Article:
In Ontario, if you and your former spouse or partner agree on what happens when you separate, you can write down these agreed-upon terms in a document. The document is called a separation agreement.
A separation agreement ensures that you are both, well, in agreement when it comes to the care of children, financial support and how to divide your accounts or other property when you separate.
The separation agreement is a contract just like any other contract. Once it has been signed by the partners and witnessed, it becomes an “enforceable” or “legally binding” contract.
A verbal agreement is just that, a verbal agreement and is very difficult to enforce if any problems should arise between you and your former partner.
Can I write my own Separation Agreement?
Short answer: Yes.
Long answer: But …
In Ontario, spouses and partners can write their own agreements. But there are risks. People can also sell their homes without the help of a real estate agent and they can defend themselves in court without a lawyer. These all have legal consequences. It is important to understand your rights, responsibilities and the law before signing. It is always advisable to have professional guidance to ensure that oversights do not come back to haunt you in the future.
Your separation agreement must follow certain rules such as honest financial exchange, fairness of process and full understanding of its terms for it to be enforceable. If these rules have not been followed, and there is an issue in the future, a judge can decide to enforce part or none of your separation agreement.
Is the Separation Agreement reached in mediation “binding”?
Short answer: Yes.
“Agreements reached at mediation are legally binding.”
(Ontario Ministry of Attorney General).
We strongly advise that you skip the headaches of legal and financial nuances and avoid the risks of writing your own separation agreement by involving a professional.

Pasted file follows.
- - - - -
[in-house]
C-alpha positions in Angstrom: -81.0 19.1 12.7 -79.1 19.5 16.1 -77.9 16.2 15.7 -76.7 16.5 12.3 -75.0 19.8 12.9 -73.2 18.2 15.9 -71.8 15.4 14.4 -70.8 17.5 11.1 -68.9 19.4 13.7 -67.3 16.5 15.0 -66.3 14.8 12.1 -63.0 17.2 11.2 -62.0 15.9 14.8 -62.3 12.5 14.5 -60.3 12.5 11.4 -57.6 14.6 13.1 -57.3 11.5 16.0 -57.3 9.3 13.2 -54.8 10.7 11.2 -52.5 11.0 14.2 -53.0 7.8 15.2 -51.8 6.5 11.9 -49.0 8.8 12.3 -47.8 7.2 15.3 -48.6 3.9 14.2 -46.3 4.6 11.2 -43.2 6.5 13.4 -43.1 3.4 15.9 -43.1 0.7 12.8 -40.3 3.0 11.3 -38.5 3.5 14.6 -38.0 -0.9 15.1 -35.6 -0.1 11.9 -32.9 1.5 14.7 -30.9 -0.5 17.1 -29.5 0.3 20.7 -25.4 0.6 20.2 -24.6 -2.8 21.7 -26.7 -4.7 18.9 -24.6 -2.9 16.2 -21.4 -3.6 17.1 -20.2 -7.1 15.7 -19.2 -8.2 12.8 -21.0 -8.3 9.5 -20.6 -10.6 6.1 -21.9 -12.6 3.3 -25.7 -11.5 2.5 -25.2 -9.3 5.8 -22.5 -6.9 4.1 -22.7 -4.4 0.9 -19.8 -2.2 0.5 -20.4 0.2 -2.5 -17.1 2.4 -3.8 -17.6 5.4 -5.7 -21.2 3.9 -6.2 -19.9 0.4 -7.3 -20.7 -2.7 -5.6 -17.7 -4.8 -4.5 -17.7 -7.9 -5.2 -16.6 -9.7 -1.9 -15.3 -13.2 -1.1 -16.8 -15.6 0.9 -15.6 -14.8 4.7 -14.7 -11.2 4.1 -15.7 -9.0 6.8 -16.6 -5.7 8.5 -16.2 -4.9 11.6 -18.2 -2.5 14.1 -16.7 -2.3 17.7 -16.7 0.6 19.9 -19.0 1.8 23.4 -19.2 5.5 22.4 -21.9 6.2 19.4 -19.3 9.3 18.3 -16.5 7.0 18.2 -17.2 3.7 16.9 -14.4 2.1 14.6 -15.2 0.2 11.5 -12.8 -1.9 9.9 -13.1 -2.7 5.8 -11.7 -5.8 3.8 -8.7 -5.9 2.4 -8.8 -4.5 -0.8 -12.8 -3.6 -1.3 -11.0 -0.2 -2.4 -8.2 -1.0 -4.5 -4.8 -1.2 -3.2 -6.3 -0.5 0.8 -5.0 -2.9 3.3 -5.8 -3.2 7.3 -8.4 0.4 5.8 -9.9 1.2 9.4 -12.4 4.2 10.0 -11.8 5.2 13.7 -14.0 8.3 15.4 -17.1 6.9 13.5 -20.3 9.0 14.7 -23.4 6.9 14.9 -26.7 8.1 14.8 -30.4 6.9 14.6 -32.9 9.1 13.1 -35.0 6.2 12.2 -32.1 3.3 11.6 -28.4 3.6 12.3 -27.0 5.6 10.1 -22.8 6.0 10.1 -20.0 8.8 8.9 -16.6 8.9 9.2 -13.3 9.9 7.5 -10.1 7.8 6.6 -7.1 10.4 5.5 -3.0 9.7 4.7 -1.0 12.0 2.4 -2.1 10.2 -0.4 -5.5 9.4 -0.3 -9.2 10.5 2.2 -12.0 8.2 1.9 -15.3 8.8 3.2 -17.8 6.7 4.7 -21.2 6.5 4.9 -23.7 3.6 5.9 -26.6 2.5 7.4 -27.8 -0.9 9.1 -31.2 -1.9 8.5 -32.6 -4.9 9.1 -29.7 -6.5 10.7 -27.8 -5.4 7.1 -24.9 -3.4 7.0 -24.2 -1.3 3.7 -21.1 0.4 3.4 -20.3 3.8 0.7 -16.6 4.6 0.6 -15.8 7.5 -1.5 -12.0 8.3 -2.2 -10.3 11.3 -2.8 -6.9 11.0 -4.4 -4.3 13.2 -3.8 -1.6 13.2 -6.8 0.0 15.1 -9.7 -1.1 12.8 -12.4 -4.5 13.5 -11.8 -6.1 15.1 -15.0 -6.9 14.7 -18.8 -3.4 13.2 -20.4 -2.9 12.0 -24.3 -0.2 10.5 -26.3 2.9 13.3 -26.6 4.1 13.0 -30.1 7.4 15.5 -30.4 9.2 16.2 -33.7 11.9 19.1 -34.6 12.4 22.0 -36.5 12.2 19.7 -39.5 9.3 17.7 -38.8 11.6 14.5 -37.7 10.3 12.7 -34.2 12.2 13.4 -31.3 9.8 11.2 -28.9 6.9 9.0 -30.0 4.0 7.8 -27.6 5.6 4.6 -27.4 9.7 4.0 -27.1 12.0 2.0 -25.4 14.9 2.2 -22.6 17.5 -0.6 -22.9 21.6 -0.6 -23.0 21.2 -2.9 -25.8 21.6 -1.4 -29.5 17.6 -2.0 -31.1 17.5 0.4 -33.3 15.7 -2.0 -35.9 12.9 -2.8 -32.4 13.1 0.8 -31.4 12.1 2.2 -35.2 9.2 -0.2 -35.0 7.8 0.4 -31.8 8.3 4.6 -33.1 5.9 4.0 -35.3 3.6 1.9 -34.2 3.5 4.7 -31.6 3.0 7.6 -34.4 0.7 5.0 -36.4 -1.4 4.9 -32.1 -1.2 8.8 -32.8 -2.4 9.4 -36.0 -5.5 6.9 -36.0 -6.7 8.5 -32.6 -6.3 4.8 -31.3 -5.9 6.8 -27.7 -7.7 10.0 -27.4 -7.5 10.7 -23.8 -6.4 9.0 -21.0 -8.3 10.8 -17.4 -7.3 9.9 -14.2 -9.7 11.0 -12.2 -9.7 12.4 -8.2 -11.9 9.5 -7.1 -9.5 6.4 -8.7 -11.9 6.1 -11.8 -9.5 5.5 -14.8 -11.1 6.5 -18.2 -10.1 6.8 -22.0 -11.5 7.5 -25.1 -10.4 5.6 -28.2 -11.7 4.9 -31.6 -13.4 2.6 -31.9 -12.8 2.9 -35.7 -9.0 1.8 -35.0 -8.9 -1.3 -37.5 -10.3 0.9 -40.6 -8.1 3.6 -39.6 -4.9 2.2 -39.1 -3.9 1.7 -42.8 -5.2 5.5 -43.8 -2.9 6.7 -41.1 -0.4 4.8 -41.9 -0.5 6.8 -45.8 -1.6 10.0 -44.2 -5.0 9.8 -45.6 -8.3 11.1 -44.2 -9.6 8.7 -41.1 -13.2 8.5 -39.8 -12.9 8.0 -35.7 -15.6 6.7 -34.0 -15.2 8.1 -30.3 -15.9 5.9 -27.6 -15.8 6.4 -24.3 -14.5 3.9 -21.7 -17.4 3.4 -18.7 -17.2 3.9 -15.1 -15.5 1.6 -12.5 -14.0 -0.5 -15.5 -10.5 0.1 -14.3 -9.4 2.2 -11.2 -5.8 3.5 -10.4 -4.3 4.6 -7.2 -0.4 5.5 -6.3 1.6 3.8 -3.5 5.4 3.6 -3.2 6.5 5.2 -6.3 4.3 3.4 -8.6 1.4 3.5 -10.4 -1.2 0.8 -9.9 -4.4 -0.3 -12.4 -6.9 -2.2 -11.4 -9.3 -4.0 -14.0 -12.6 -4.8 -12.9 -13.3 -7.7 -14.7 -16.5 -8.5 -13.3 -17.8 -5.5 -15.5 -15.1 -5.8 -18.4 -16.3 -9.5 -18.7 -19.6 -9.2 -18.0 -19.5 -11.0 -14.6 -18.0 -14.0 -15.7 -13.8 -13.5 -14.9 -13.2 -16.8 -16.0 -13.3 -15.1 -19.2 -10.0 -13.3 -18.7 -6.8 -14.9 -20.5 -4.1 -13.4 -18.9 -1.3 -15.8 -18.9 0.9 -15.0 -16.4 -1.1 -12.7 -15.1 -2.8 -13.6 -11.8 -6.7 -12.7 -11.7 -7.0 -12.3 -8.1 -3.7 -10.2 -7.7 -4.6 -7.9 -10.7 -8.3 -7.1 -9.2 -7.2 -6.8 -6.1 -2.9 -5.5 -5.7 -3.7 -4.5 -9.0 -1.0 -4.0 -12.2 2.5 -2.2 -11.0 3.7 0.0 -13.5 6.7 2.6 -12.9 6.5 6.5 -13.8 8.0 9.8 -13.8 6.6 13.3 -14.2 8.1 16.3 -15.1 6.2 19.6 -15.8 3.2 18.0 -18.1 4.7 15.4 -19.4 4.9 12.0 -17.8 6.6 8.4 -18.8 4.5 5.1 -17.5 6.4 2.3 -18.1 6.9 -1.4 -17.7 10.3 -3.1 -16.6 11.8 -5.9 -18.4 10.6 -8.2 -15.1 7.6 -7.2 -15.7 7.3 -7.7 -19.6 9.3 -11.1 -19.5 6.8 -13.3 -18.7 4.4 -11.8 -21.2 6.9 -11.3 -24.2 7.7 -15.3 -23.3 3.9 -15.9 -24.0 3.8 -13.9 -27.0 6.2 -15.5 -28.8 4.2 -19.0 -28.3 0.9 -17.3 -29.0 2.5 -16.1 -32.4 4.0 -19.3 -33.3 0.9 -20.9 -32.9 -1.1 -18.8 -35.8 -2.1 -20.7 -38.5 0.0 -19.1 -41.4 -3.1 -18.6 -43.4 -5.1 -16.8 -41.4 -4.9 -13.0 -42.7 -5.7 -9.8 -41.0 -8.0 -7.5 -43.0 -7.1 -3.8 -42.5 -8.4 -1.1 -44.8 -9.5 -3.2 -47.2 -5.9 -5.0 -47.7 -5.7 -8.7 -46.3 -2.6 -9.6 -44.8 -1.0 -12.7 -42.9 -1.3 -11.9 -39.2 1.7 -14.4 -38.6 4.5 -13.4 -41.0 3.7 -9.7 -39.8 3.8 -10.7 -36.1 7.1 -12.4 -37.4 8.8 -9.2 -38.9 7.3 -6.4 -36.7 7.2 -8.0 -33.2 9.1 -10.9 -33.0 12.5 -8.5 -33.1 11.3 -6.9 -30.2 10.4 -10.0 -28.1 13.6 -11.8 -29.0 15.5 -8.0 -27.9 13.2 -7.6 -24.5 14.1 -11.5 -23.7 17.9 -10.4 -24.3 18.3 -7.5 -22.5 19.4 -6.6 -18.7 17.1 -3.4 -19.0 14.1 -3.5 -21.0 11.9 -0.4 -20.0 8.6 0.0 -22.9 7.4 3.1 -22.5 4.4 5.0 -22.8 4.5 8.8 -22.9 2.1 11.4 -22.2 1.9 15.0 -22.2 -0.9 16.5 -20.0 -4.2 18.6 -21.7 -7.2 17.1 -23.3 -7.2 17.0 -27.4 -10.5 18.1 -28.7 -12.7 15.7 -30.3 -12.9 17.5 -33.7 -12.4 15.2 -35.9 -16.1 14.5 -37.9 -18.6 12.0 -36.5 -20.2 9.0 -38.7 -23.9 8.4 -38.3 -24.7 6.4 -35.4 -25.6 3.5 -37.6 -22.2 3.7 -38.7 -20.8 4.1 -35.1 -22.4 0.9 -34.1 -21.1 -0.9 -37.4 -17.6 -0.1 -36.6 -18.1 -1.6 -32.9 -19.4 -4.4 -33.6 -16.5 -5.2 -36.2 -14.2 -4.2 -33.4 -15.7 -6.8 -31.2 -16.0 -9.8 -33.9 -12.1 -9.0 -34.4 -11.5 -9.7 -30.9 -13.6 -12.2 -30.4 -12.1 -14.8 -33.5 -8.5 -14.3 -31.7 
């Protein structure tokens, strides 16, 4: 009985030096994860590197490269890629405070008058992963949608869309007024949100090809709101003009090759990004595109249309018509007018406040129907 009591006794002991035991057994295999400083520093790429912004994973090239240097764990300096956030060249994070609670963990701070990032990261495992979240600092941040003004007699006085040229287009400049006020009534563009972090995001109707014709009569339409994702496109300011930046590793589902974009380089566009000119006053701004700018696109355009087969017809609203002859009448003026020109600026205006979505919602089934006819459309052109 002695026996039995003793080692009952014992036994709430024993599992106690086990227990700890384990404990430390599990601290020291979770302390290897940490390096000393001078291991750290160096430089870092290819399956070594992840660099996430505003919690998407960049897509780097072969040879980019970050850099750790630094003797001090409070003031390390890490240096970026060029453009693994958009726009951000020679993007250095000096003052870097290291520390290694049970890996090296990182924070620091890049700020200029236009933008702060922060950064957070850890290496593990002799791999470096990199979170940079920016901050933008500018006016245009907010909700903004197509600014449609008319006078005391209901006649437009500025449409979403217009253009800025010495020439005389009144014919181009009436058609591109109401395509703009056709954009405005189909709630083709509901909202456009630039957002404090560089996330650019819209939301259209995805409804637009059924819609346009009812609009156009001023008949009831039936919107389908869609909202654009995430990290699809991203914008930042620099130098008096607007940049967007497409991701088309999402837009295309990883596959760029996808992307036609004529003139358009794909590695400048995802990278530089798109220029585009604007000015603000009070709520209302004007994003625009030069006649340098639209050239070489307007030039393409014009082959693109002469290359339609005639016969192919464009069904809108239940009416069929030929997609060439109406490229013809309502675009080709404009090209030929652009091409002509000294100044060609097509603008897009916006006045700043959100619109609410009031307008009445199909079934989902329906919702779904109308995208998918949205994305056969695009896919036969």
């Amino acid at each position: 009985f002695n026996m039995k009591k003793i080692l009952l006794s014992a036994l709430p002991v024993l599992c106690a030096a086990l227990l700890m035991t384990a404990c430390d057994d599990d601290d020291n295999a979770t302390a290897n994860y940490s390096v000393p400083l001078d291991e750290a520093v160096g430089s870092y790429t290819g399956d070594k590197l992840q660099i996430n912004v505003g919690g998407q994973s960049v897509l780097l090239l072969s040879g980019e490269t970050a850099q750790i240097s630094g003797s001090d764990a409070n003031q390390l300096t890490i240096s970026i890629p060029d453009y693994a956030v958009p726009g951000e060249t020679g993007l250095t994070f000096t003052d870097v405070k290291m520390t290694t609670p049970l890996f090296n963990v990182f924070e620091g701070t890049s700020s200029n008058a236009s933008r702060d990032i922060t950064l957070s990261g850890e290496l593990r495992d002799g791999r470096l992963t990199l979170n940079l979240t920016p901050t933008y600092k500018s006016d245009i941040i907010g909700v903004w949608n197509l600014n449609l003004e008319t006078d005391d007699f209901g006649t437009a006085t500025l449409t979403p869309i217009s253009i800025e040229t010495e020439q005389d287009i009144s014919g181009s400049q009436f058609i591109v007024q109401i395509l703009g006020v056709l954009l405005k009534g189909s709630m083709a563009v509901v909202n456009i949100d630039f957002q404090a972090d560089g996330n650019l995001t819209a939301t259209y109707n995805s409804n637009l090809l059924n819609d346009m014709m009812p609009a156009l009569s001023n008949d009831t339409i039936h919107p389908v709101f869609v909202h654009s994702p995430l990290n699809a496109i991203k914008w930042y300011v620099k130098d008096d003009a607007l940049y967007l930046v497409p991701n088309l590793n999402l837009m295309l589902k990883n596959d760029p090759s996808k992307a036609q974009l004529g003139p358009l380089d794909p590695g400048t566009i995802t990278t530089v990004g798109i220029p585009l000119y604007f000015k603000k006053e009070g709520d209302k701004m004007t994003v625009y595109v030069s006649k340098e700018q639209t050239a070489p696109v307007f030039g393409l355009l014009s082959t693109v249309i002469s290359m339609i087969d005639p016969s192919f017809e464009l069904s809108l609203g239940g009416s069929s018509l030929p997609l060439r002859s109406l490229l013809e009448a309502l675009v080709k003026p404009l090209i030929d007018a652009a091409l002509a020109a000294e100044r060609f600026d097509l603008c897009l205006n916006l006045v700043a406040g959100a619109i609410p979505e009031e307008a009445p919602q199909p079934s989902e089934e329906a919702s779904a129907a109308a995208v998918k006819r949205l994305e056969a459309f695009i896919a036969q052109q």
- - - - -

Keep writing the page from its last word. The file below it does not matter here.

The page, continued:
Most families who enter mediation are committed to settling out of court, in a timely and cost-effective manner. Once engaged in mediation, you both begin working towards the separation agreement, with the help and guidance of a mediator. Your mediator will help you with the financial statements (which, at first glance, can look like a bit of a nightmare!), calculating child and/or spousal support, generating realistic and practical options, and developing a detailed parenting plan. In addition, a mediator will ensure that the process is fair and that there is no coercion. At the end of mediation, you get a Memorandum of Understanding (not a legally binding contract) which you, (remember the risks above) or a lawyer would have to take and create a separation agreement based on its terms. Some mediators (with legal background) will draft your separation agreement directly at the conclusion of mediation. It is important to ask in advance.
Mediators cannot provide legal advice, even if they are law professionals. It is always a good idea to get legal advice, sometimes called Independent Legal Advice (or ILA), before signing your agreement.
You will each get individual advice from two different lawyers on the strengths and weaknesses of your agreement. Ultimately, you choose what to do with the advice and decide whether you want to make changes or continue with signing your separation agreement as is.
It is important to know that if you choose not to get legal advice, you may not be able to use the argument later that you did not understand your rights or the terms of your agreement. That’s why there are professionals.
No separation agreement is bulletproof! Judges can enforce all, part or none of it. The best way to ensure your agreement will hold the test of time is to be adequately informed and work collaboratively with your former partner and a mediator from the onset of your separation.
You don’t have to get along or even like each other. You do, however, need to remind yourselves that you are preserving control over the decisions made for your family and not turning them over to the hands of lawyers and judges.
In the end, the time and money you save by mediating and avoiding litigation can be re-invested back into your family and into your new chapter.